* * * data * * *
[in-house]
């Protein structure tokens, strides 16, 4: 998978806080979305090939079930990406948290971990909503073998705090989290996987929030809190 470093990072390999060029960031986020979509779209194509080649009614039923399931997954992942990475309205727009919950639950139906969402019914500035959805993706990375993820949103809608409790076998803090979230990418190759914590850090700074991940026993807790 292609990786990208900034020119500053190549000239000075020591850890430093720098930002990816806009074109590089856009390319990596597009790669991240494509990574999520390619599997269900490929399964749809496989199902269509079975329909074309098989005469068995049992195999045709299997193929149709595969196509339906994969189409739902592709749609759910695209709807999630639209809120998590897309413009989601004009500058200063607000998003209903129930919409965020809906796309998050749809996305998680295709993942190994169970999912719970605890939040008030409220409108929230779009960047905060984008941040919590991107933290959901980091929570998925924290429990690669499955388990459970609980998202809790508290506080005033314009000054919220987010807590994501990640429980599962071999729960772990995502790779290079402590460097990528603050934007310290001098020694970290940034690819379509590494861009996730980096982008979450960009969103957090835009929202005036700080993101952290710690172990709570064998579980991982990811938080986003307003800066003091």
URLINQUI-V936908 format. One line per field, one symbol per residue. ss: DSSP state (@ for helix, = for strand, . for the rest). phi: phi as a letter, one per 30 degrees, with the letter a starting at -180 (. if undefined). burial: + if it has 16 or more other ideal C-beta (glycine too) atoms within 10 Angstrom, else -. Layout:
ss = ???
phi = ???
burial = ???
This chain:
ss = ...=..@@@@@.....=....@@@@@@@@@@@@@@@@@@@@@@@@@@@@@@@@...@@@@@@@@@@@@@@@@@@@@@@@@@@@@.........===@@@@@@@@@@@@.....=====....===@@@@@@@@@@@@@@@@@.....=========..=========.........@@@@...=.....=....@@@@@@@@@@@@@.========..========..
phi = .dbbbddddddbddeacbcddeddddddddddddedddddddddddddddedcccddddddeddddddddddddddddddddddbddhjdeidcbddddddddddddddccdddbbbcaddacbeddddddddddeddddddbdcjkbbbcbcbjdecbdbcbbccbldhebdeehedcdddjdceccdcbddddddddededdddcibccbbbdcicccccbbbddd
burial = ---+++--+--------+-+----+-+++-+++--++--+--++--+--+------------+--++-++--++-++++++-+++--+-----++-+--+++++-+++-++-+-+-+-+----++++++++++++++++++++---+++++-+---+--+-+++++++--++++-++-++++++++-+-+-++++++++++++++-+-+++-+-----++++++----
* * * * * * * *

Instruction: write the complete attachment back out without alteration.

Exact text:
[in-house]
């Protein structure tokens, strides 16, 4: 998978806080979305090939079930990406948290971990909503073998705090989290996987929030809190 470093990072390999060029960031986020979509779209194509080649009614039923399931997954992942990475309205727009919950639950139906969402019914500035959805993706990375993820949103809608409790076998803090979230990418190759914590850090700074991940026993807790 292609990786990208900034020119500053190549000239000075020591850890430093720098930002990816806009074109590089856009390319990596597009790669991240494509990574999520390619599997269900490929399964749809496989199902269509079975329909074309098989005469068995049992195999045709299997193929149709595969196509339906994969189409739902592709749609759910695209709807999630639209809120998590897309413009989601004009500058200063607000998003209903129930919409965020809906796309998050749809996305998680295709993942190994169970999912719970605890939040008030409220409108929230779009960047905060984008941040919590991107933290959901980091929570998925924290429990690669499955388990459970609980998202809790508290506080005033314009000054919220987010807590994501990640429980599962071999729960772990995502790779290079402590460097990528603050934007310290001098020694970290940034690819379509590494861009996730980096982008979450960009969103957090835009929202005036700080993101952290710690172990709570064998579980991982990811938080986003307003800066003091």
URLINQUI-V936908 format. One line per field, one symbol per residue. ss: DSSP state (@ for helix, = for strand, . for the rest). phi: phi as a letter, one per 30 degrees, with the letter a starting at -180 (. if undefined). burial: + if it has 16 or more other ideal C-beta (glycine too) atoms within 10 Angstrom, else -. Layout:
ss = ???
phi = ???
burial = ???
This chain:
ss = ...=..@@@@@.....=....@@@@@@@@@@@@@@@@@@@@@@@@@@@@@@@@...@@@@@@@@@@@@@@@@@@@@@@@@@@@@.........===@@@@@@@@@@@@.....=====....===@@@@@@@@@@@@@@@@@.....=========..=========.........@@@@...=.....=....@@@@@@@@@@@@@.========..========..
phi = .dbbbddddddbddeacbcddeddddddddddddedddddddddddddddedcccddddddeddddddddddddddddddddddbddhjdeidcbddddddddddddddccdddbbbcaddacbeddddddddddeddddddbdcjkbbbcbcbjdecbdbcbbccbldhebdeehedcdddjdceccdcbddddddddededdddcibccbbbdcicccccbbbddd
burial = ---+++--+--------+-+----+-+++-+++--++--+--++--+--+------------+--++-++--++-++++++-+++--+-----++-+--+++++-+++-++-+-+-+-+----++++++++++++++++++++---+++++-+---+--+-+++++++--++++-++-++++++++-+-+-++++++++++++++-+-+++-+-----++++++----